If you work in sales, you’re probably all too familiar with the ins and outs of making a cold call. No matter how many times you do them, there’s still a small part of you that gets nervous as the phone rings in anticipation for your prospect to pick up.
While a sales script is supposed to ease some of that anxiety, you probably find that most people can easily tell when you’re using one. They’ve been exposed to them so many times, after all, that they’re simply just familiar with how they sound.
When your prospect picks up their phone and gets a narration rather than a conversation, they’ll just feel like a name on your list to check off and immediately lose interest. They may simply hang up, or if you’re lucky, they may ask you to email them the information. Either way, not a great outcome to the call.
But if a sales script sounds obviously inauthentic, does that mean you shouldn’t use one? Definitely not. According to the experts at VanillaSoft, a sales script is an essential part of a sales rep’s toolkit. But instead of relying on it word-for-word, reps should instead use scripts to help them organize their thoughts and guide the conversation along.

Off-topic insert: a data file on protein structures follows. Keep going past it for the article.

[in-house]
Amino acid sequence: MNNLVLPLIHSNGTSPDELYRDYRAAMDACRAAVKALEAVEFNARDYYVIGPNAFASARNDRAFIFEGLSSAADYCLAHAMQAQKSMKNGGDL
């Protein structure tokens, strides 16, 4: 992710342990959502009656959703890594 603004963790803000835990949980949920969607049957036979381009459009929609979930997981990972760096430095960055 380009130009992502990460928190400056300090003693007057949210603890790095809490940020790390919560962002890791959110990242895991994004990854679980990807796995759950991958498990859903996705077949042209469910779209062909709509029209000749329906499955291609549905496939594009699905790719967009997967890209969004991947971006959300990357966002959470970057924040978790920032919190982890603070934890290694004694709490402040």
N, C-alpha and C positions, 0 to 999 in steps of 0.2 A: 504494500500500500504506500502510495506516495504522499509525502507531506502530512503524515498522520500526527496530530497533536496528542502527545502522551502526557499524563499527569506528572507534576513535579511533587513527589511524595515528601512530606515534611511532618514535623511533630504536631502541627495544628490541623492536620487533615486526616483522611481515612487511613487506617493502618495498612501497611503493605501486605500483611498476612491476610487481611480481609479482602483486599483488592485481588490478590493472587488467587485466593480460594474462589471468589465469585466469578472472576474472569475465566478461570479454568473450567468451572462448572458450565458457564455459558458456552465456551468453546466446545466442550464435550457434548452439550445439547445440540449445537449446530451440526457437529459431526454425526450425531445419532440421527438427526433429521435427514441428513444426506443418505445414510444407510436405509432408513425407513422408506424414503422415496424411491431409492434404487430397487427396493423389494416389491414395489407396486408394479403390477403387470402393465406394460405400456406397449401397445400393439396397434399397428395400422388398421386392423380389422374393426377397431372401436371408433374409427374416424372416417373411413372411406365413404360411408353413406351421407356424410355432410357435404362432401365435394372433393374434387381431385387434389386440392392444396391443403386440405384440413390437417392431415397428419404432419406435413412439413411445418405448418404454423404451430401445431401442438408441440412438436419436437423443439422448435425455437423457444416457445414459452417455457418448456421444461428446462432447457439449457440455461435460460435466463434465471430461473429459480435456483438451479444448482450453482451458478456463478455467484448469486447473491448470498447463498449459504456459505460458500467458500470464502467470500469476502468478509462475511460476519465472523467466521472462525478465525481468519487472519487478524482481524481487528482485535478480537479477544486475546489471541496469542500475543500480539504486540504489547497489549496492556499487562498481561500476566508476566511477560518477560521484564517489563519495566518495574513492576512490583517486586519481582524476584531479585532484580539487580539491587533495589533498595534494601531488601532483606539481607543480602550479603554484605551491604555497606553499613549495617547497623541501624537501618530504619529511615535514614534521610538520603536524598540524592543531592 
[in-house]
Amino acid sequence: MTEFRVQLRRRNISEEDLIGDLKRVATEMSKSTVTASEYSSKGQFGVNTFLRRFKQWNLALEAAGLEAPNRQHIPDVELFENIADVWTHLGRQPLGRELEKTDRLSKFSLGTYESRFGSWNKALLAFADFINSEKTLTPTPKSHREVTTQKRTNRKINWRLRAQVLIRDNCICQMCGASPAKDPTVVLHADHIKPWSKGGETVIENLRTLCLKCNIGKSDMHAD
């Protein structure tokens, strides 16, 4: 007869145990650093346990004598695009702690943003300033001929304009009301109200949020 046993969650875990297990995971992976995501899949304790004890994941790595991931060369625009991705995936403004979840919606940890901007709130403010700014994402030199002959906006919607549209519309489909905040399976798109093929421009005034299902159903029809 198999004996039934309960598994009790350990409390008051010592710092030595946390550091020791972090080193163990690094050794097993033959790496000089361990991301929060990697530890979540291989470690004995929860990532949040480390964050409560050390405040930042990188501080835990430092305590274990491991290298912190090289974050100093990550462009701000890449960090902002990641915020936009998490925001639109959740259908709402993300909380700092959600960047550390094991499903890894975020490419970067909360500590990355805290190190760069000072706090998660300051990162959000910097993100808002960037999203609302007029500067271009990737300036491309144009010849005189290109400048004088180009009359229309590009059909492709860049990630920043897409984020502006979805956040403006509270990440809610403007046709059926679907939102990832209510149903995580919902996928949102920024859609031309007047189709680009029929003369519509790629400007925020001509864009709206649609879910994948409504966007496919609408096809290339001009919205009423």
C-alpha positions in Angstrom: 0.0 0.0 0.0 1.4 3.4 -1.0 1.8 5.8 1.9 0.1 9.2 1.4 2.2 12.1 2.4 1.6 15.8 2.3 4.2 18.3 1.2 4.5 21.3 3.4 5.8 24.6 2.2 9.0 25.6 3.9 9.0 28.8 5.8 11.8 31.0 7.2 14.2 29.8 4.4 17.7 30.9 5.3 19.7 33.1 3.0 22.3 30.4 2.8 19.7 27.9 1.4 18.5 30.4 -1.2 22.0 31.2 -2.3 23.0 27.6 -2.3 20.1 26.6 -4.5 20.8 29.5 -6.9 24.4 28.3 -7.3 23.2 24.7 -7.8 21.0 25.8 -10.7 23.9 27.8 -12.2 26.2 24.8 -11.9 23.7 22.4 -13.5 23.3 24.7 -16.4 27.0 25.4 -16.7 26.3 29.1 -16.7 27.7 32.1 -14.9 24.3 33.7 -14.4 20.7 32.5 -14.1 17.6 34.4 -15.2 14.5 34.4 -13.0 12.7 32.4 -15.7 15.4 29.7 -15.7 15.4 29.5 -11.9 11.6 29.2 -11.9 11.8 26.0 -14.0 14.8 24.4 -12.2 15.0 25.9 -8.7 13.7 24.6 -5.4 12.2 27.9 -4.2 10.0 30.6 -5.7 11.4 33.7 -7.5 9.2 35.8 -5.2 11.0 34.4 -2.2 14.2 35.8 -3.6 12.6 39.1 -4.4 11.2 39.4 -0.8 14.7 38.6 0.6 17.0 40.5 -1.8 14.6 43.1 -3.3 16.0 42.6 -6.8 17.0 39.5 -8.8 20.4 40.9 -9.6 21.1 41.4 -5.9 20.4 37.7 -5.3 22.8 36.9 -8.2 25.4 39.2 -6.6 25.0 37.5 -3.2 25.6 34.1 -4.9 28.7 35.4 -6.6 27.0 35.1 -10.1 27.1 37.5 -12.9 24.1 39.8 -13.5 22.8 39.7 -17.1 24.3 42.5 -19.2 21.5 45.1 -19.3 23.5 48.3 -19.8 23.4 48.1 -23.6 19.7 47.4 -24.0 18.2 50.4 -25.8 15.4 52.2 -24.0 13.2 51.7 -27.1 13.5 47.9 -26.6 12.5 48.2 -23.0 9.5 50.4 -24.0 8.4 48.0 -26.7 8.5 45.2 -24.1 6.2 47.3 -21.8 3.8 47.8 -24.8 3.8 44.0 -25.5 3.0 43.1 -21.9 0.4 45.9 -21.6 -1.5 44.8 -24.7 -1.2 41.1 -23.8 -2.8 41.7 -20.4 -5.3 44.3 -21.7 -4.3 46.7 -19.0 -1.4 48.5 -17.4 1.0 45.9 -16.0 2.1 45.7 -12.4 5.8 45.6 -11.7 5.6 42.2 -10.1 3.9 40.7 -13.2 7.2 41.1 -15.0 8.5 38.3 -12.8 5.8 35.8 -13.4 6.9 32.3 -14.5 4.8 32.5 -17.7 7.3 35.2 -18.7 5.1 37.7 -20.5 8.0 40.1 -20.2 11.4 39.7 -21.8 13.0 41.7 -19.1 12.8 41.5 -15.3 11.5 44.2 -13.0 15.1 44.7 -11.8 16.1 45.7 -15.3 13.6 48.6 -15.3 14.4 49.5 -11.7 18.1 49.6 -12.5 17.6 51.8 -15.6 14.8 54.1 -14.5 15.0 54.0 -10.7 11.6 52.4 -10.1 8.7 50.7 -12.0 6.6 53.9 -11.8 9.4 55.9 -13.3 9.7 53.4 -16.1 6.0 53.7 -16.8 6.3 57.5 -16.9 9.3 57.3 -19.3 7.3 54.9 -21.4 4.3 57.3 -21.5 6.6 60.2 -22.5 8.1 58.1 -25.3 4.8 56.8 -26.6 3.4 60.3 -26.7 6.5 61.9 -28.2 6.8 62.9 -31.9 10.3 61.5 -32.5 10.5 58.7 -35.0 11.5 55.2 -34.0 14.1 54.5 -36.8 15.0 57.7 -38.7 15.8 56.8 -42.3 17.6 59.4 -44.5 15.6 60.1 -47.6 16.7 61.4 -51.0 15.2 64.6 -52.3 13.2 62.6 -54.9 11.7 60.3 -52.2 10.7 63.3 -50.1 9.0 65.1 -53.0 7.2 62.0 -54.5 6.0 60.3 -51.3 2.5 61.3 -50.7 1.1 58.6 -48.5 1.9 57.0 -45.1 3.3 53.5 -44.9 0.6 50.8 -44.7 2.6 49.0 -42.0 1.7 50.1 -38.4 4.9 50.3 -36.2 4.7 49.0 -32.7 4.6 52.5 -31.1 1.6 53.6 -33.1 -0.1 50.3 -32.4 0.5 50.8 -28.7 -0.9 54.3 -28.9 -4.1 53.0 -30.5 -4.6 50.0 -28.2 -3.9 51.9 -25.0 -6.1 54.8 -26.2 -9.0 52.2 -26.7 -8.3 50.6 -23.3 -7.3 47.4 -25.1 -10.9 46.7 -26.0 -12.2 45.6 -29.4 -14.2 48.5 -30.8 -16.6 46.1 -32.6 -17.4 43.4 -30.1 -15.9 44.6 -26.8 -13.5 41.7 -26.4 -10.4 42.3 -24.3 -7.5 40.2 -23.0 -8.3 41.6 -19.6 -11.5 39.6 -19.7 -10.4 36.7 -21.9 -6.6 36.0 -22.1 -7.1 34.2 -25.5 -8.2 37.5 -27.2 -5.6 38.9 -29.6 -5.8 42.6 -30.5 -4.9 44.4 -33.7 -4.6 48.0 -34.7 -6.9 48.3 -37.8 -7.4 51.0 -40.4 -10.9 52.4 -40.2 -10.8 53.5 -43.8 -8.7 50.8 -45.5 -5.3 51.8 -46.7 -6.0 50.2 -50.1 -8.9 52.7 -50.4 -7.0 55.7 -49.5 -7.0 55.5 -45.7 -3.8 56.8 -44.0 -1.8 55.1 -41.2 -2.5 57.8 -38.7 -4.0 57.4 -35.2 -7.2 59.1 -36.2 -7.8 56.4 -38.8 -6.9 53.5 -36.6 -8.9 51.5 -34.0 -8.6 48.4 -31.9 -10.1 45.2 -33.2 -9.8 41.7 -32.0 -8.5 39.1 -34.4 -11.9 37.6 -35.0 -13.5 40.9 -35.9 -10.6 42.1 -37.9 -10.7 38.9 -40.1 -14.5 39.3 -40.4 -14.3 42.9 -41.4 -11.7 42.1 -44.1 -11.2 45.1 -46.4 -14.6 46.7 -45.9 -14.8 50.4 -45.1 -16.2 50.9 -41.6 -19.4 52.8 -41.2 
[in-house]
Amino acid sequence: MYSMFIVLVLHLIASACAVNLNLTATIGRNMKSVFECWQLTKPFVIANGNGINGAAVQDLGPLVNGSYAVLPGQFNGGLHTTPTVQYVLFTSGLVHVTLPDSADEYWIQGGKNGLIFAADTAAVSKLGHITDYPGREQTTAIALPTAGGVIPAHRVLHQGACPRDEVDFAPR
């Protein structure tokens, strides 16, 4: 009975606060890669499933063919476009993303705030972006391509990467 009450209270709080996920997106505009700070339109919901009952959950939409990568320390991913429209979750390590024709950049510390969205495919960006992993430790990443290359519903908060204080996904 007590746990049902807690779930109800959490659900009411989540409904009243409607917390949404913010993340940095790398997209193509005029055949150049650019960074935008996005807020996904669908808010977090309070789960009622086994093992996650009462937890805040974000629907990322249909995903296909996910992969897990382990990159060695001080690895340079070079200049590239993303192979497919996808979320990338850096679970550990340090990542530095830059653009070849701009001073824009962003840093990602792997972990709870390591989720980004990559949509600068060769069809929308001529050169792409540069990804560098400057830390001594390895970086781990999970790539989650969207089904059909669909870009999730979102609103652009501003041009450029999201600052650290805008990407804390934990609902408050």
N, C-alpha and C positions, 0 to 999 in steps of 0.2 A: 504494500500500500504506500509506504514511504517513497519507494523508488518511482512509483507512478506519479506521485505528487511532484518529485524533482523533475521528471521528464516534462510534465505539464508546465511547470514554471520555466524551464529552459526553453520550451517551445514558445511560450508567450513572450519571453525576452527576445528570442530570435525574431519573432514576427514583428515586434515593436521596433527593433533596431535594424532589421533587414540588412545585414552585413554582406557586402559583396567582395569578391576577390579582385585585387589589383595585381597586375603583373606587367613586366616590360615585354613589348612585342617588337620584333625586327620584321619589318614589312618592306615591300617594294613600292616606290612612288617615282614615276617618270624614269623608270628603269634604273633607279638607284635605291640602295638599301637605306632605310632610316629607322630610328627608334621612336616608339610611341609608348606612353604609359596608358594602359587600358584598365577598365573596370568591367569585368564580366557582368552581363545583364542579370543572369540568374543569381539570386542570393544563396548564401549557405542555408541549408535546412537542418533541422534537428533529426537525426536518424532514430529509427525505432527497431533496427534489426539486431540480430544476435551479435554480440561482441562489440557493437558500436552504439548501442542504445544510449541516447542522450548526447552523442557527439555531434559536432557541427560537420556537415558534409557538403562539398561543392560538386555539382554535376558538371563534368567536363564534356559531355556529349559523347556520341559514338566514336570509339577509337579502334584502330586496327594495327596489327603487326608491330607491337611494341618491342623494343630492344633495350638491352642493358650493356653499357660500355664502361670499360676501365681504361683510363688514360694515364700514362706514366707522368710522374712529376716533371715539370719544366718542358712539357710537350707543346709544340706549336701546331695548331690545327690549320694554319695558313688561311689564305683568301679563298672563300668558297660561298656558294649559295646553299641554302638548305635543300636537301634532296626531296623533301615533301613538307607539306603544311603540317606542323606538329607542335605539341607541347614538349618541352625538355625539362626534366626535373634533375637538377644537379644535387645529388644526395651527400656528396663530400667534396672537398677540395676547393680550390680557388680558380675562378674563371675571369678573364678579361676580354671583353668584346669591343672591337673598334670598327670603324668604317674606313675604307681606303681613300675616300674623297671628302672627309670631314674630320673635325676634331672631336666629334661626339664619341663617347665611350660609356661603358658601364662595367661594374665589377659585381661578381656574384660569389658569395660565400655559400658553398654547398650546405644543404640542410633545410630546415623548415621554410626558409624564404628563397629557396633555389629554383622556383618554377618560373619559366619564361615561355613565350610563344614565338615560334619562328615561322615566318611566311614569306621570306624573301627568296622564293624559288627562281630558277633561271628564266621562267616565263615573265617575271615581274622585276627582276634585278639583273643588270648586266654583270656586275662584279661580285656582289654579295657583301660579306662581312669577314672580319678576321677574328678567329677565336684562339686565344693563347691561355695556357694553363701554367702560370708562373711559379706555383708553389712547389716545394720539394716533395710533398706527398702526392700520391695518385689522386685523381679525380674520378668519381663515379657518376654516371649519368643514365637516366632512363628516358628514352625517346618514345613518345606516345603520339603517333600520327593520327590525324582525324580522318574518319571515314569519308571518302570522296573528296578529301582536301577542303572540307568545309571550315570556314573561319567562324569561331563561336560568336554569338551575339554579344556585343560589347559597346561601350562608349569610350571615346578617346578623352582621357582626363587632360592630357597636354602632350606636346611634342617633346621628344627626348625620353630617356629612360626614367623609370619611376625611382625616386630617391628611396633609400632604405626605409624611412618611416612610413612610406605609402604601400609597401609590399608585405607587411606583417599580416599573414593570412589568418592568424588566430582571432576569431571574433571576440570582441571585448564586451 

While you could have yourself a poorly written sales script, the problem is more likely that you’re not taking the right approach when reading it. Are you engaged when using your script? Do you show emotion in the way you say the words? If you’re not emoting or engaging with what you’re saying, then you end up just sounding like a robot, and no one likes that.
The act of selling is both an emotional as well as an intellectual endeavor, and if your script reading is lacking this, then you’re not connecting with your prospects. You simply come off as disengaged, disinterested, and even like you don’t know what you’re talking about since you’re relying too heavily on the script.
Though it may sound difficult to do, the trick is to say the script in a way so that the prospect doesn’t suspect that somebody else wrote down what you’re saying. But how is that done? Here are six tips to help you achieve a seamless sales script reading.